It's over a year since the London 2012 Olympic Games came to a close but it is still relatively unclear what's in store for the infrastructure it left behind. Prior to the celebrations, there was unbridled optimism that the area would see property prices skyrocket and regeneration would abound. However, post-Olympic haze, the reality is currently not living up to expectations. Nevertheless, mayor Boris Johnson isn't prepared to let the legacy of the games die and the government this summer laid down its plans for the future of the capital - no doubt easing the minds of property investors.
So what can the Olympic Park area and Stratford expect in the future? At the former, the area will be transformed into a series of neighbourhoods set around the new Queen Elizabeth Olympic Park. Each of these will contain much-needed homes, places to work and community facilities, including schools, health centres, shops and cafes. They will sit alongside the new commercial centre in Stratford, making for a vibrant locality and creating plenty of opportunities. Meanwhile, Olympic sites, such as the stadium itself will be transformed.
Here are just a few things investors should look out for in the Olympic area in the coming years.
The East Village will open this autumn to its first residents and just over 700 of the expected 2,800 homes have already been built. Boris Johnson has made these properties available via the First Steps website and people will be able to enjoy below market rent, shared ownership options and the choice of shared equity. Social tenants will also have access to 68 properties. Coinciding with this, a new school - Chobham Academy - has been opened at the East Village, as well as an advanced medical clinic.
Chobham Manor will be one of the first neighbourhoods to open at the Olympic Park, with around 800 new homes. Residents should begin to move in during early 2015 and four more communities will also be created around the area.
For businesses, iCity has signed a long lease for the Press and Broadcast Centre, offering 91,000 square metres of space and creating more than 4,500 jobs by 2019. BT sport has already taken studio space in the building and Loughborough University and Hackney Community College will follow suit with on-site occupation. The area will be ideal for hotel investors and student accommodation developers, catering for the business travel community and student population.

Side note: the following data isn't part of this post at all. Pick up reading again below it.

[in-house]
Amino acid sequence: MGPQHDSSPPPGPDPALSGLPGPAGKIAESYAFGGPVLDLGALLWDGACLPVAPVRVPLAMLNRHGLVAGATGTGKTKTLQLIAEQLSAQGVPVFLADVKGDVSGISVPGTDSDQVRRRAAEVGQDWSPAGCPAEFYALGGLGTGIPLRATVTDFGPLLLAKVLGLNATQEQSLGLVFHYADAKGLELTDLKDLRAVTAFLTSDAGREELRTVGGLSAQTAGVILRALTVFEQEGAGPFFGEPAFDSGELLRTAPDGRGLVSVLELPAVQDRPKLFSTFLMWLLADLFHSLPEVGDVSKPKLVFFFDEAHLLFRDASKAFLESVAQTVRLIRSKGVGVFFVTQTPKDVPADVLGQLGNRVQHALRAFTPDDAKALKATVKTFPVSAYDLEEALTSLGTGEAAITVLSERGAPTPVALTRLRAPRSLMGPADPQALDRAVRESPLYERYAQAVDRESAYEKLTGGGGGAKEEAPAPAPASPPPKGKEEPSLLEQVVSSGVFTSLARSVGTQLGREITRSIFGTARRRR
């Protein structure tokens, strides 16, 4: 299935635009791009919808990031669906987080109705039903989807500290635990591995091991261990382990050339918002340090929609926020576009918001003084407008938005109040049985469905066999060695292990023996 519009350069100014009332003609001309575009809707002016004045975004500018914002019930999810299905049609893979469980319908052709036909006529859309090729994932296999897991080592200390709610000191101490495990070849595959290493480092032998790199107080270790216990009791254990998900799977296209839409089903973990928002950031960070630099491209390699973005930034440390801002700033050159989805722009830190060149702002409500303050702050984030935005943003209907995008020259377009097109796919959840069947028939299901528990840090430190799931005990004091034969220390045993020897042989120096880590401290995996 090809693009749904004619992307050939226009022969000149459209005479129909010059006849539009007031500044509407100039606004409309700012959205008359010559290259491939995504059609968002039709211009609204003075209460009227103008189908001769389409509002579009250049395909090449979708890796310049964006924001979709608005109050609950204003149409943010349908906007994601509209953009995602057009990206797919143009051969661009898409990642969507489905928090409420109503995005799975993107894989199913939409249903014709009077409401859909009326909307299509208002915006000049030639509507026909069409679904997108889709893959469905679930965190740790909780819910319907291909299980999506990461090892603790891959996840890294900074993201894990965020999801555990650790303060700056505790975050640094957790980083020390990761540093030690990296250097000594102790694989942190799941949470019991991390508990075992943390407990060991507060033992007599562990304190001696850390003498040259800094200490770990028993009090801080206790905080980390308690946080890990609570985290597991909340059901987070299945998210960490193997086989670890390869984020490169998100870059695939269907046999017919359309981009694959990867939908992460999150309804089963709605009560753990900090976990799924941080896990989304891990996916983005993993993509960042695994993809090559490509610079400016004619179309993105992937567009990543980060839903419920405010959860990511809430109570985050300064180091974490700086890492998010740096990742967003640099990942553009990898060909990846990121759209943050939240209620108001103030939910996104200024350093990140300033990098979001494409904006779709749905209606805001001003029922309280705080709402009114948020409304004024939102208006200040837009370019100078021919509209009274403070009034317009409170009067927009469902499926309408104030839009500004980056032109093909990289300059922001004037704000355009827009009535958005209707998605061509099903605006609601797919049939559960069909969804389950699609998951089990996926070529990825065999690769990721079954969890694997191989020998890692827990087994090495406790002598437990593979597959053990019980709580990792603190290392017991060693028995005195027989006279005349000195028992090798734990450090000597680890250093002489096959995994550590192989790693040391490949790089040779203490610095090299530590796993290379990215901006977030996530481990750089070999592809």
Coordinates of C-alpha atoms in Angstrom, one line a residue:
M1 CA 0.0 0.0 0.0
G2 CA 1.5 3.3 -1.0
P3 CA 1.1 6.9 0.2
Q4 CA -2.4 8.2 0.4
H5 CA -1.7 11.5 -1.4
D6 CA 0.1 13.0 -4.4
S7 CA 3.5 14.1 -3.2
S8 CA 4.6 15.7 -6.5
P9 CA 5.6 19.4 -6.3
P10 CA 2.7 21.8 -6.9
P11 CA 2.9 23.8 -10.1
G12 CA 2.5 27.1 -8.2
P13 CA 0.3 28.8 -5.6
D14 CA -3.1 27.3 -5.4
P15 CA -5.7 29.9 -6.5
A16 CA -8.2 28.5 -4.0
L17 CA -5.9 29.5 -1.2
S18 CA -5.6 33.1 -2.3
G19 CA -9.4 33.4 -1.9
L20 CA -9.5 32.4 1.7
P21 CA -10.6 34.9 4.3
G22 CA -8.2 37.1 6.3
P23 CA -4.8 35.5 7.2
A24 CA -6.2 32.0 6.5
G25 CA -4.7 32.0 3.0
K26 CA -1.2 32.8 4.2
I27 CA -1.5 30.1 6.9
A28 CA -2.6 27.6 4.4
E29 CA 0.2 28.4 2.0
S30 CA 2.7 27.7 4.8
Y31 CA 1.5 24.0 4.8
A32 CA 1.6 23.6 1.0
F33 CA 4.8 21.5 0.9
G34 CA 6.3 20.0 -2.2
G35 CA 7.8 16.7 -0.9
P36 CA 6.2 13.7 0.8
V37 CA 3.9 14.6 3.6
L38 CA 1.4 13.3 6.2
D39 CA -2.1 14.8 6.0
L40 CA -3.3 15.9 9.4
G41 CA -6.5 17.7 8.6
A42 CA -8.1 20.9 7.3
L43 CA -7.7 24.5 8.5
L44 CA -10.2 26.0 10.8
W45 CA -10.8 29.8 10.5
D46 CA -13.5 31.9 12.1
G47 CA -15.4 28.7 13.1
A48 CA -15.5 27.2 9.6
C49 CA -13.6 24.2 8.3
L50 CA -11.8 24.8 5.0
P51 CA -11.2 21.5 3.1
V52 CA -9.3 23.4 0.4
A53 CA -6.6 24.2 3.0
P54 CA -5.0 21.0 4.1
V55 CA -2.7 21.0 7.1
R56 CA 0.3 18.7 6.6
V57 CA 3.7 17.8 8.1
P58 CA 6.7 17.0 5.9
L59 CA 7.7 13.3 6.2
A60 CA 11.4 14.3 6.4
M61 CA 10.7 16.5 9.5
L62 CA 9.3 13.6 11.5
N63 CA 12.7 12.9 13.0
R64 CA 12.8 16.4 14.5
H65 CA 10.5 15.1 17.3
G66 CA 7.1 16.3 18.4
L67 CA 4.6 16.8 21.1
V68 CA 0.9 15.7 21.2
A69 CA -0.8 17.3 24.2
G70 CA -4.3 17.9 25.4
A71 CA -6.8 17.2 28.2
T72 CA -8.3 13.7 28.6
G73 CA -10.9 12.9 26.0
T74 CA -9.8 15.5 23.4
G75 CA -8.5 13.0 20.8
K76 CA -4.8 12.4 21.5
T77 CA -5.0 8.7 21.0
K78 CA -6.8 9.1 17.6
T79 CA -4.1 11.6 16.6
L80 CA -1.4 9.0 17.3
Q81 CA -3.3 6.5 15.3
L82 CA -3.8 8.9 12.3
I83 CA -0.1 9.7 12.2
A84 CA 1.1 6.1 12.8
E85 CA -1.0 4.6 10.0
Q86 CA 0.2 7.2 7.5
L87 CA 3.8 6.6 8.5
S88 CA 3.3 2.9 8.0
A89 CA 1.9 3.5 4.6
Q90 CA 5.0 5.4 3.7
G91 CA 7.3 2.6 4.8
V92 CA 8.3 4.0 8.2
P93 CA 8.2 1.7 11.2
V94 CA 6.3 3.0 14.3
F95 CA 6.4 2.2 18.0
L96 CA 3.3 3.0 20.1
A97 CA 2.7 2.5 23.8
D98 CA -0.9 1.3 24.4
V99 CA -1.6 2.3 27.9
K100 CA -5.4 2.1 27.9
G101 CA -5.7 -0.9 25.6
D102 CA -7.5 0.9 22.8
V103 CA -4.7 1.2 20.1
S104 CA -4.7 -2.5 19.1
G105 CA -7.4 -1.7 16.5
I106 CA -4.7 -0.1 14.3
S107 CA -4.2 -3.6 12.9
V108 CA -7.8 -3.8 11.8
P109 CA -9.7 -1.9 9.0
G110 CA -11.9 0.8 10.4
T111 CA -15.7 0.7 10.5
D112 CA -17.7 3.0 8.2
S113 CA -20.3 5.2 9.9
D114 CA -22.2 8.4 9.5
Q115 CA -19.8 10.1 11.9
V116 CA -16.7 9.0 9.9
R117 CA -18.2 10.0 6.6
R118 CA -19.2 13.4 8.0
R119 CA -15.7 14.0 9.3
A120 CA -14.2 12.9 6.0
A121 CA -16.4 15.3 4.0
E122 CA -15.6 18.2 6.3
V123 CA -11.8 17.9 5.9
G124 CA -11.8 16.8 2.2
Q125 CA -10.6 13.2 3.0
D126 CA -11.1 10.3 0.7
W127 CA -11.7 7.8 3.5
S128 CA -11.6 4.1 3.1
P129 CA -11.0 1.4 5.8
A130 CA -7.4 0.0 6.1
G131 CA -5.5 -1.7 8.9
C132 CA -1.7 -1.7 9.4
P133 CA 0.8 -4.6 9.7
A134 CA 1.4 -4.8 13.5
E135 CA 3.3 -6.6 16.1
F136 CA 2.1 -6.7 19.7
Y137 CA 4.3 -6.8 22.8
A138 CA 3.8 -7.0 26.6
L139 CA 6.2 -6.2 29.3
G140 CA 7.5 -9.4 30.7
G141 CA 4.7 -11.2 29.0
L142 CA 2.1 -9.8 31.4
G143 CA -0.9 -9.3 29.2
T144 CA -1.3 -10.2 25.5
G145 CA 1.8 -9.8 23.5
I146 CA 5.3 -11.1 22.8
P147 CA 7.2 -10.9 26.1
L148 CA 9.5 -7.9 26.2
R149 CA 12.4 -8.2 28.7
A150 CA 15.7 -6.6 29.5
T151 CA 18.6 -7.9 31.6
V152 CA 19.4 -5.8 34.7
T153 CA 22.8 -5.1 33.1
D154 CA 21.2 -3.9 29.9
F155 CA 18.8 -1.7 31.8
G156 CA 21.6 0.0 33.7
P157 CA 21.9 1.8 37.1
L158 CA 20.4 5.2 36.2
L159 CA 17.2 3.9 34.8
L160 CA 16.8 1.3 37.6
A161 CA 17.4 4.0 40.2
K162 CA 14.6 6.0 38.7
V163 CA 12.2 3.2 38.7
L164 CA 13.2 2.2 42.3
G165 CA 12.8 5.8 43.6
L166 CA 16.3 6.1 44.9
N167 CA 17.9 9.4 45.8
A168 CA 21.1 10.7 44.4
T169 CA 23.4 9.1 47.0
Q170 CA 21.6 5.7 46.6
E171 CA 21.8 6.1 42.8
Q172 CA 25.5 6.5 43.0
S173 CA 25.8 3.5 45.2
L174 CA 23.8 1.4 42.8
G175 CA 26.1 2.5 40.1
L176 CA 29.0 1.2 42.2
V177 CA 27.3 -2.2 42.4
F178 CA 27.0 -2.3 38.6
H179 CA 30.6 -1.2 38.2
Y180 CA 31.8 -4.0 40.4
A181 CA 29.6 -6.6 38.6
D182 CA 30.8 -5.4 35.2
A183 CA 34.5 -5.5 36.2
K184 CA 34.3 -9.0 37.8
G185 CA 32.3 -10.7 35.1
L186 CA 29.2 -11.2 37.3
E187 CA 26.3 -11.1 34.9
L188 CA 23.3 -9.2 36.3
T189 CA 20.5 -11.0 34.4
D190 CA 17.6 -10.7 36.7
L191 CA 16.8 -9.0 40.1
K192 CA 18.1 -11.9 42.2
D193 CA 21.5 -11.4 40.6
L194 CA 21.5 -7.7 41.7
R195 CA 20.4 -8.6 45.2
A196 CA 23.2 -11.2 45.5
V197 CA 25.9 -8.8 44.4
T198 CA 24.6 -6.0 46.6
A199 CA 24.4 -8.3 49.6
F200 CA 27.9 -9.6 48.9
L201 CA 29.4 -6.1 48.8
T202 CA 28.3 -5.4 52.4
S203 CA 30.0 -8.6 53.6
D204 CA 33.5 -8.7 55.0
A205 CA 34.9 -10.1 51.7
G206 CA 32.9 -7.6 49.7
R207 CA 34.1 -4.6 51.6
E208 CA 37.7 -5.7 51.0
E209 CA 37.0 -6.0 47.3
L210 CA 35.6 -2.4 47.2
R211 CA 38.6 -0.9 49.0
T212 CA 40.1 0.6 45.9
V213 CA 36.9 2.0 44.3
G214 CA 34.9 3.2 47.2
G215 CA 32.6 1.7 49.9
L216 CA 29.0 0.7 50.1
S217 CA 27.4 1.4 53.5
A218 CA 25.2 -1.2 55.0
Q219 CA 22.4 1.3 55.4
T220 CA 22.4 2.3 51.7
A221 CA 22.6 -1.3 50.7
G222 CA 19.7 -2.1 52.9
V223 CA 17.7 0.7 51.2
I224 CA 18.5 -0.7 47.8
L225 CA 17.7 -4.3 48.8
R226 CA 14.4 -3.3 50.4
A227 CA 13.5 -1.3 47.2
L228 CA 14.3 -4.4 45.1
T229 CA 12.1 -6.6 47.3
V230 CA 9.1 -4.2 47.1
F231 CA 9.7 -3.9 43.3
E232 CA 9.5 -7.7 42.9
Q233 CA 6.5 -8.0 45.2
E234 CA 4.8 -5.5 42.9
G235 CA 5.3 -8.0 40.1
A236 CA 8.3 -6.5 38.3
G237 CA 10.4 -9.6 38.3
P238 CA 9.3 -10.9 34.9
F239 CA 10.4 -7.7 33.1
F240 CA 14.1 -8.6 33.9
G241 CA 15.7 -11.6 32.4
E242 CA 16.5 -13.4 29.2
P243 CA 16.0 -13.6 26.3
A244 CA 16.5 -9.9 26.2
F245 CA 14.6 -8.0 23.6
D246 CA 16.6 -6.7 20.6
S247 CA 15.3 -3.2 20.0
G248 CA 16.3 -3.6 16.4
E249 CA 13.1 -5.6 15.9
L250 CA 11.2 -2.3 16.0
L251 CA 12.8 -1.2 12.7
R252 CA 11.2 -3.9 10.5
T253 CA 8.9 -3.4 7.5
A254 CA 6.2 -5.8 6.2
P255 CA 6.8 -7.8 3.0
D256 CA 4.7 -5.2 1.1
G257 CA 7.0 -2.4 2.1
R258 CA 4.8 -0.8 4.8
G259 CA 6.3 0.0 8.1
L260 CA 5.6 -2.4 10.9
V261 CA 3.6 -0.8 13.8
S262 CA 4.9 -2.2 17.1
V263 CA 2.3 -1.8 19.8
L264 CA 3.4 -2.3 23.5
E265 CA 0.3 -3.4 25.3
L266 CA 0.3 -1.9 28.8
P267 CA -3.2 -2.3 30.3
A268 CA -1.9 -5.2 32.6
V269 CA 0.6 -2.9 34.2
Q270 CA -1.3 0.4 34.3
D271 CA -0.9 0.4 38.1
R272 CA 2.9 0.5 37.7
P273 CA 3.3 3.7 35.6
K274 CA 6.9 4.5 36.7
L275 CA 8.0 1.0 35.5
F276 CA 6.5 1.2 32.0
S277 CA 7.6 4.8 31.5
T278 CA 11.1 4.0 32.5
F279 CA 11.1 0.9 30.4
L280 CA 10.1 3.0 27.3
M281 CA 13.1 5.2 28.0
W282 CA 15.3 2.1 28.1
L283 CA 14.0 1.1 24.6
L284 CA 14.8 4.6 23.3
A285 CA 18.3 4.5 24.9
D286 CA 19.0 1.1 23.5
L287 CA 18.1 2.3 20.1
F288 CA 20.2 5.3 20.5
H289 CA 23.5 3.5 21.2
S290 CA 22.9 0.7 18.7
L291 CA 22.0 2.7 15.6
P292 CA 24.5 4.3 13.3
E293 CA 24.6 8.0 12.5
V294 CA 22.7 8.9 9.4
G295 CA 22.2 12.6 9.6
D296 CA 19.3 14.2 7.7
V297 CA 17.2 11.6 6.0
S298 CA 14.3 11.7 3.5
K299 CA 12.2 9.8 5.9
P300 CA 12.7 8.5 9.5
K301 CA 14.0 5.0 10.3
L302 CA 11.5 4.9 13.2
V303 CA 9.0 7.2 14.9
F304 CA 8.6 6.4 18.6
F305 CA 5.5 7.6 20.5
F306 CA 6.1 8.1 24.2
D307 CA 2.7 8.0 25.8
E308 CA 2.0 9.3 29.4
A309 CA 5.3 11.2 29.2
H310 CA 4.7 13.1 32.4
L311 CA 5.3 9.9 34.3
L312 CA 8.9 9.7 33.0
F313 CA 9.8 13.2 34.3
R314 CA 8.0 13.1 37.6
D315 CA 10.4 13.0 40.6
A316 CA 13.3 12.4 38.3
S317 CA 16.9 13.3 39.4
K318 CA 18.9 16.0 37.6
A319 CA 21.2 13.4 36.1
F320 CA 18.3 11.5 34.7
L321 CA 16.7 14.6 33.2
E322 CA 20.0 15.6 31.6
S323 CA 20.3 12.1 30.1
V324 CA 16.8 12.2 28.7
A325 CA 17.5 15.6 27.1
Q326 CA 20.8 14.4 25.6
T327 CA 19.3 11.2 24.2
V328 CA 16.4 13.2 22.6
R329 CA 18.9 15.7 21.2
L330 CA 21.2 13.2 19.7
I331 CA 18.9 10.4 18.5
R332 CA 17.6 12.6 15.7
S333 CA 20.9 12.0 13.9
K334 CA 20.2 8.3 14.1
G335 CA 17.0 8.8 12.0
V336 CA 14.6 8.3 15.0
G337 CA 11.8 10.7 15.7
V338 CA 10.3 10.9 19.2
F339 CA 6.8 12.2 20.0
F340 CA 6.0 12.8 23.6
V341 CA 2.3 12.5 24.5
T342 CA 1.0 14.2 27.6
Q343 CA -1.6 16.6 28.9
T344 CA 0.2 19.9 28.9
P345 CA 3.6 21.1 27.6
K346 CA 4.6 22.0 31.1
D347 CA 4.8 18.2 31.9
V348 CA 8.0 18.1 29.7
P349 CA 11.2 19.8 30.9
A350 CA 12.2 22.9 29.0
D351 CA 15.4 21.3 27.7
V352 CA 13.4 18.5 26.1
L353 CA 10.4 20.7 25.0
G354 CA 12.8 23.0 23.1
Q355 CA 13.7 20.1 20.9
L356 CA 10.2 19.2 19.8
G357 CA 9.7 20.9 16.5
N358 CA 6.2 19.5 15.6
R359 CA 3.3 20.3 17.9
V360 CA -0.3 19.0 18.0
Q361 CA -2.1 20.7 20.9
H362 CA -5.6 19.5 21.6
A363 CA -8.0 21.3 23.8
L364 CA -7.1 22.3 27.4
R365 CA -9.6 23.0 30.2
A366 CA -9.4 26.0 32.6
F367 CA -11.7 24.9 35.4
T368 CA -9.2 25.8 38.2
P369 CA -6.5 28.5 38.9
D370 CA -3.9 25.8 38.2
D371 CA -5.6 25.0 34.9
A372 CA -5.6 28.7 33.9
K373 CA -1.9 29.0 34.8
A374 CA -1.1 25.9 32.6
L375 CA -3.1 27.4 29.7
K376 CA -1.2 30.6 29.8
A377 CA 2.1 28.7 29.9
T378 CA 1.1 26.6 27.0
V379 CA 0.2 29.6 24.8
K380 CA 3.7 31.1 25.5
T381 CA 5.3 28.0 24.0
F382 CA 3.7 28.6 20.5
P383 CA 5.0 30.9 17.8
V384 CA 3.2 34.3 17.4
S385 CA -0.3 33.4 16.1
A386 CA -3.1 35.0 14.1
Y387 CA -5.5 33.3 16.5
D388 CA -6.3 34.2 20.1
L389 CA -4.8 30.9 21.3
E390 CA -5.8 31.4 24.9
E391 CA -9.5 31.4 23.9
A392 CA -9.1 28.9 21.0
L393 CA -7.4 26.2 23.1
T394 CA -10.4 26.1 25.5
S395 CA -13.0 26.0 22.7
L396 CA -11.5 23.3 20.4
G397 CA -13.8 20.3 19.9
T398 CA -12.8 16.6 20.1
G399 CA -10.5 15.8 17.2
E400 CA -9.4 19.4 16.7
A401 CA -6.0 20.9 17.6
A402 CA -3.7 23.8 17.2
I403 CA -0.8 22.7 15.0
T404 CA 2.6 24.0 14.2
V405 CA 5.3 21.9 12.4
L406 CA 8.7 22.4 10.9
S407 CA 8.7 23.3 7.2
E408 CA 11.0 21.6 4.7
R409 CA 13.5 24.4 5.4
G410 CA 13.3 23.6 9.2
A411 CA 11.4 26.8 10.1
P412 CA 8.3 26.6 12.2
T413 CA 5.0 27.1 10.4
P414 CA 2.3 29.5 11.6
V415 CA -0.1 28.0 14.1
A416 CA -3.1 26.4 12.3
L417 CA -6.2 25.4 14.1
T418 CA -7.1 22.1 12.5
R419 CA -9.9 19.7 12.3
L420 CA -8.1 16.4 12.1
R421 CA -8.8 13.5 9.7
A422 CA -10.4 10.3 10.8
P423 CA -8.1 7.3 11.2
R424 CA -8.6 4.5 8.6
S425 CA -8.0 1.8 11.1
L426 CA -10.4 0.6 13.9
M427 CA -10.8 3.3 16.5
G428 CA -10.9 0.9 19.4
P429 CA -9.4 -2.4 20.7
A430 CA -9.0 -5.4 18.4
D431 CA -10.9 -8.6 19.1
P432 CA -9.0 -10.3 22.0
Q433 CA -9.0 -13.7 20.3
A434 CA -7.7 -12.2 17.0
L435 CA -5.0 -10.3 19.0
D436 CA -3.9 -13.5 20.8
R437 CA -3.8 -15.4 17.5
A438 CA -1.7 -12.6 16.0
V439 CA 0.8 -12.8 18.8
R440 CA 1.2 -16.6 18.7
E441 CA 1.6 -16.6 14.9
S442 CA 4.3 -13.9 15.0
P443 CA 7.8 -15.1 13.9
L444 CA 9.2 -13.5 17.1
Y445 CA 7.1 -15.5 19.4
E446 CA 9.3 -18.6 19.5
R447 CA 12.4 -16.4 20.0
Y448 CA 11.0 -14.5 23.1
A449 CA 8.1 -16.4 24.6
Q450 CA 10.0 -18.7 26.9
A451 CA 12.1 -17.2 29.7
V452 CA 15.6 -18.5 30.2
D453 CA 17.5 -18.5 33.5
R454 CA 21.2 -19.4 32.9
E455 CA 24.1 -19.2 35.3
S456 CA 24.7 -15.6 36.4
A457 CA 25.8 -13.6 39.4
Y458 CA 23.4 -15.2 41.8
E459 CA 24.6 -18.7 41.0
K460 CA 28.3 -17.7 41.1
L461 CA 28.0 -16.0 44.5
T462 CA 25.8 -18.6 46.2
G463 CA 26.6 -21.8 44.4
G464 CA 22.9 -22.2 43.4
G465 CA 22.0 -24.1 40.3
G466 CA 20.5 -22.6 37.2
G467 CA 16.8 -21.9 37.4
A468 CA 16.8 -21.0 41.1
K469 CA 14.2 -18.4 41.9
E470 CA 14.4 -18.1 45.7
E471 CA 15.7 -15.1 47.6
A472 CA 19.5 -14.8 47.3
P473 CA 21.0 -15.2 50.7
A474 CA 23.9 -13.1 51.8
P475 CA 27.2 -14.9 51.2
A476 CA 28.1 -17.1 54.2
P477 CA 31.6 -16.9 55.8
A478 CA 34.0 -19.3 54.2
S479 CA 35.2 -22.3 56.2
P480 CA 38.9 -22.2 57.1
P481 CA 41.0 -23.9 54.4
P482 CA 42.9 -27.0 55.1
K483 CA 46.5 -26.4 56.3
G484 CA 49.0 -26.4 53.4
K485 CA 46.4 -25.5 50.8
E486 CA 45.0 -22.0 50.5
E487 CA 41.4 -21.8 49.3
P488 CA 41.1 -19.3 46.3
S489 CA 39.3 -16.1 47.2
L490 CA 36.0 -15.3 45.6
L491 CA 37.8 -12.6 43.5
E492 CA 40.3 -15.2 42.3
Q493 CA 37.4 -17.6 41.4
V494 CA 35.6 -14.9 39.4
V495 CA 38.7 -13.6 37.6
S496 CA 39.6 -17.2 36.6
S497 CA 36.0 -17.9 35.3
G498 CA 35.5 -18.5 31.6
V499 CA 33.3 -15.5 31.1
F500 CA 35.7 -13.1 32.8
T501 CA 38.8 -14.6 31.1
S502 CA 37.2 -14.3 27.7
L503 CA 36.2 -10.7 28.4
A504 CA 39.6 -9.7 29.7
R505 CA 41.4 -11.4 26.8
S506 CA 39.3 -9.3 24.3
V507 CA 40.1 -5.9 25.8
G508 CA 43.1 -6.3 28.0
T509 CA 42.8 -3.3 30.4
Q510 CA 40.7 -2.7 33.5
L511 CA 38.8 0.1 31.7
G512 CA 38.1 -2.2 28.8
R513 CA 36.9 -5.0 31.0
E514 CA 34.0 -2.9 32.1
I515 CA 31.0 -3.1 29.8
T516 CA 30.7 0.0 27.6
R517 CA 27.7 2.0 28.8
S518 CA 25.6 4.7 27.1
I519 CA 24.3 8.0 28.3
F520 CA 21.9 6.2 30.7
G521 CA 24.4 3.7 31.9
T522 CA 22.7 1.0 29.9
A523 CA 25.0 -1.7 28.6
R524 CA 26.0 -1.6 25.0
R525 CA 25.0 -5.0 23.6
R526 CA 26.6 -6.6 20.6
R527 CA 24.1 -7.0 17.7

Meanwhile, infrastructure improvements to key sites have helped to support the regeneration of satellite areas, such as Westfield Stratford, which attracted nearly 50 million visitors in its first year of opening. Some 350 homes and 370,000 square metres of workspace will also be created in The International Quarter (TIQ), while the Strand East neighbourhood will see 1,200 new homes and 60,000 square metres of workspace.
Boris Johnson and London & Partners are now working with Growth Borough and the private sector to create an investment portfolio for East London.
West Ham United Football Club have been named as the anchor tenants for the Olympic Stadium from 2016 onwards, no doubt driving visitors to the area. Meanwhile, the Aquatics Centre will be opened to local people and athletes from Spring 2014. The Copper Box has already re-opened as a sporting centre for basketball, boxing and other events. It is expected it could attract around 400,000 visitors each year, making it a prime spot for commercial investors.
Other sites are set to re-open in a variation of their existing form, with the Lee Valley VeloPark being used as one-mile road cycle circuit and a mountain bike trail, in addition to a 6,000-seat Velodrome. Eton Manor Sports Complex will become the Lee Valley Tennis and Hockey Centre in spring 2014.
Regeneration of the Olympic Park area and Stratford will be supported by the government commitment to leverage the games to maximise trade and investment. The delivery of the event proved the UK is capable of large-scale projects, making it more attractive for investors. This is a feat not likely to be soon forgotten and it is undeniable that it will continue to act as a testament to British capabilities among the international community. It will also help to create new neighbourhoods and opportunities in the capital, ensuring growth is sustainable over the long-term.
- Thursday 02 January 2014